Definitions

Mediene

Mediene

The Mediene is the name given to all the Jewish kehillot in the Netherlands outside of the capital Amsterdam, the historical center of Dutch Judaism. From the 18th century onwards up until the Holocaust, dozens of Jewish communities were created in towns big and small scattered throughout the Netherlands. At its height, some 180 kehillot existed throughout the country.

Disappeared Communities

At the eve of the Holocaust, some 140 Jewish communities existed throughout the Netherlands, many of them located outside of Amsterdam and the Randstad. At the end of the war, with some 75% of Dutch Jews murdered in the Nazi concentration camps, many of these communities disappeared.

Some prominent Jewish communities in the Mediene who were totally destroyed by the Nazis include:

  • Apeldoorn (1,030 Jewish inhabitants in 1930, community merged with the Jewish communities of Deventer and Zutphen in 2000)
  • Winschoten (493 Jewish inhabitants in 1940, community abolished in 1964)
  • Zandvoort (372 Jewish inhabitants in 1930, community merged with the Jewish community of Haarlem in 1947)
  • Dordrecht (322 Jewish inhabitants in 1930, community merged with the Jewish community of Rotterdam in 1987)
  • Meppel (304 Jewish inhabitants in 1930, community merged with the Jewish community of Zwolle in 1964)

  • Veendam and Wildervank (283 Jewish inhabitants in 1930, community merged with the Jewish community of Stadskanaal in 1948)
  • Gouda (223 Jewish inhabitants in 1930, community merged with the Jewish community of Rotterdam in 1964)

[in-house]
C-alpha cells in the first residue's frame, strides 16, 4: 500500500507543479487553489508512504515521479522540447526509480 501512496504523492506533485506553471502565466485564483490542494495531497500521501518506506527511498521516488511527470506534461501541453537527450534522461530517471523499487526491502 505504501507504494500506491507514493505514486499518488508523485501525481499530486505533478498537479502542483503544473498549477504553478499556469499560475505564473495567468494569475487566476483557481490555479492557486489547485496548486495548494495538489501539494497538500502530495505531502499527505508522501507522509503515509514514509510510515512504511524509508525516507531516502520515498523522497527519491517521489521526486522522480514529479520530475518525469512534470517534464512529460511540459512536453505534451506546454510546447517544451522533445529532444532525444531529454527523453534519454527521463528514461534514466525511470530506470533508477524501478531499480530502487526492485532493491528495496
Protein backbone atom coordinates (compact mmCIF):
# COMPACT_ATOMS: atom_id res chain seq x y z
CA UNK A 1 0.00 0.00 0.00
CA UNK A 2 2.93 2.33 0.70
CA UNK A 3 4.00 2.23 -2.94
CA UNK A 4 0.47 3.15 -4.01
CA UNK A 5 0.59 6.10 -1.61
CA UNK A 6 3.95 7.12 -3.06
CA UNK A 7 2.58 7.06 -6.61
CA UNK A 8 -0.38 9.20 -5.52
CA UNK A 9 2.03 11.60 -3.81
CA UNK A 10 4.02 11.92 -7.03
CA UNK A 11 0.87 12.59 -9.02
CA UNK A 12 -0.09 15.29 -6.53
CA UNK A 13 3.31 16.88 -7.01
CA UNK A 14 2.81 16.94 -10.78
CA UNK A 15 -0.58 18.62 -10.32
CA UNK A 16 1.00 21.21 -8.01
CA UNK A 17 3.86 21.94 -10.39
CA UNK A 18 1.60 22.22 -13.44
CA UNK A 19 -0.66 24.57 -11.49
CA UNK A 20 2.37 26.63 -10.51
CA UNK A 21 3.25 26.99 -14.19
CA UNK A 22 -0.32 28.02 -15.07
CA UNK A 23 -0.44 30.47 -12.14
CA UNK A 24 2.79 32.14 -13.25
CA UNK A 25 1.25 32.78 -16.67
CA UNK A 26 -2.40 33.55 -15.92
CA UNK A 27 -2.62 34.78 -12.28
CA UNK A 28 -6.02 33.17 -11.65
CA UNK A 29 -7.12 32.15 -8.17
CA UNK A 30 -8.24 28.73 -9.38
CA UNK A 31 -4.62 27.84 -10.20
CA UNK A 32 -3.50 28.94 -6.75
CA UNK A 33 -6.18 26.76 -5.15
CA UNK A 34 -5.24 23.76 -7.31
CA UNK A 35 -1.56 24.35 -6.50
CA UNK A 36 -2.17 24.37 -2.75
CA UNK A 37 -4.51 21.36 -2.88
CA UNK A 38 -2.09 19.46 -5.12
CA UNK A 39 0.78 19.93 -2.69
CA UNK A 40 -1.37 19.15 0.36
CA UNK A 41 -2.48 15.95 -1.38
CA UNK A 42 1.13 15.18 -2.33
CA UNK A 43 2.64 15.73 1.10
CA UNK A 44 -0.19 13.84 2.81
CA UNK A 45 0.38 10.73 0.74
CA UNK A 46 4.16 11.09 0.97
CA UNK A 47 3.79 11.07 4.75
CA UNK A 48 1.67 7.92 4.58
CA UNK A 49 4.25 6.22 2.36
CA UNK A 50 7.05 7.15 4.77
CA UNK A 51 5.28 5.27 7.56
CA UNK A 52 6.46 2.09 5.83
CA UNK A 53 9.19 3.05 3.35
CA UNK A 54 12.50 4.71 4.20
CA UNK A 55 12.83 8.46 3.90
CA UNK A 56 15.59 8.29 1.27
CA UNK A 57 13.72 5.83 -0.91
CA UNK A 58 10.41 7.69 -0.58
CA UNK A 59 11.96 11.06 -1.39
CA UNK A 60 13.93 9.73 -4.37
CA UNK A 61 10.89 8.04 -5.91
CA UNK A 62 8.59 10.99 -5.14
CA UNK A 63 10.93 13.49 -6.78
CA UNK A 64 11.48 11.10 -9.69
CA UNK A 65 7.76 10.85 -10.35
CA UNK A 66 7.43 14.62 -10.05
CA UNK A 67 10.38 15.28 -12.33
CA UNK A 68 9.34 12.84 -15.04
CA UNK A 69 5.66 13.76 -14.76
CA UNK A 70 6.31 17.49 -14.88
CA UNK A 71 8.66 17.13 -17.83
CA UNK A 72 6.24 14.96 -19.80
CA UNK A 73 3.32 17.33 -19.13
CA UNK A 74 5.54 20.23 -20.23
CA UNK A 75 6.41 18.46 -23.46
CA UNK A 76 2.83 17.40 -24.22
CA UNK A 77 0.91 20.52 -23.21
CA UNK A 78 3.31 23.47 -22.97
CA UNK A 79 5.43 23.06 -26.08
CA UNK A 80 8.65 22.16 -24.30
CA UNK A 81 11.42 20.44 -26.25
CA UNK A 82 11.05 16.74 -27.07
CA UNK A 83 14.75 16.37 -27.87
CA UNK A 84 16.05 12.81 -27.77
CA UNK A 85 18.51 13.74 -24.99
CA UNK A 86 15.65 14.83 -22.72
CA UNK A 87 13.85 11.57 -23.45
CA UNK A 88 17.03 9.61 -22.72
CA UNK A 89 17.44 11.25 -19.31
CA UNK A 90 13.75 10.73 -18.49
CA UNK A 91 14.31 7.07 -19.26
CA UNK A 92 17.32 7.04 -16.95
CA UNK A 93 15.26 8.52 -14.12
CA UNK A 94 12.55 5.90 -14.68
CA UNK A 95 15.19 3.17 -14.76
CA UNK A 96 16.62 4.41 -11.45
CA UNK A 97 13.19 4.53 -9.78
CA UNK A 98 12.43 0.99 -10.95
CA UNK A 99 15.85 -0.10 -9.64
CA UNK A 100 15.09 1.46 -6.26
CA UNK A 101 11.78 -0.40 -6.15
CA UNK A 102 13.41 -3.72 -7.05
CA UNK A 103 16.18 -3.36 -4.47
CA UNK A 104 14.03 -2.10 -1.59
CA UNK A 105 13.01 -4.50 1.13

• Hoogezand-Sappemeer (222 Jewish inhabitants in 1930, community abolished in 1948)
  • Rijssen (207 Jewish inhabitants in 1930, community abolished in 1948)
  • Stadskanaal (142 Jewish inhabitants in 1930, community merged with the Jewish community of Groningen in 1988)
  • Pekela (140 Jewish inhabitants in 1930, community merged with the Jewish community of Stadskanaal in 1948)
  • Borculo (139 Jewish inhabitants in 1930, community merged with the Jewish community of Winterswijk in 1980)
  • Beverwijk (135 Jewish inhabitants in 1930, community merged with the Jewish community of Haarlem in 1947)
  • Delfzijl (134 Jewish inhabitants in 1930, community abolished in 1947)
  • Lochem (125 Jewish inhabitants in 1930, community abolished in 1947)
  • Sittard (125 Jewish inhabitants in 1930, community abolished in 1947)
  • Heerlen (120 Jewish inhabitants in 1930, community merged with the Jewish communities of Maastricht and Roermond in 1986)
  • Dieren (114 Jewish inhabitants in 1930, community abolished in 1950)
  • Groenlo (105 Jewish inhabitants in 1930, community abolished in 1950)

Other Jewish communities in the Mediene greatly declined because of the Holocaust (note: Jewish inhabitants are counted on affiliation to the local Jewish community/communities):

  • The Hague (10,605 Jewish inhabitants in 1930, 284 Jewish inhabitants in 1998)
  • Rotterdam (10,515 Jewish inhabitants in 1930, 246 Jewish inhabitants in 1998)
  • Groningen (2,408 Jewish inhabitants in 1930, 53 Jewish inhabitants in 1998)
  • Arnhem (1,389 Jewish inhabitants in 1930, 70 Jewish inhabitants in 1998)
  • Leeuwarden (733 Jewish inhabitants in 1930, 45 Jewish inhabitants in 1998)
  • Assen (581 Jewish inhabitants in 1930, 51 Jewish inhabitants in 1998)
  • Nijmegen (450 Jewish inhabitants in 1930, 30 Jewish inhabitants in 1998)

It should be noted that the tremendous decline and disappearance of dozens of Jewish communities throughout the Netherlands was not only due to the large numbers of Dutch Jews killed during the Holocaust, but also due to large-scale post-Holocaust emigration to countries like Israel and the United States, and migration within the Netherlands from the Mediene to Amsterdam.

References

Sources

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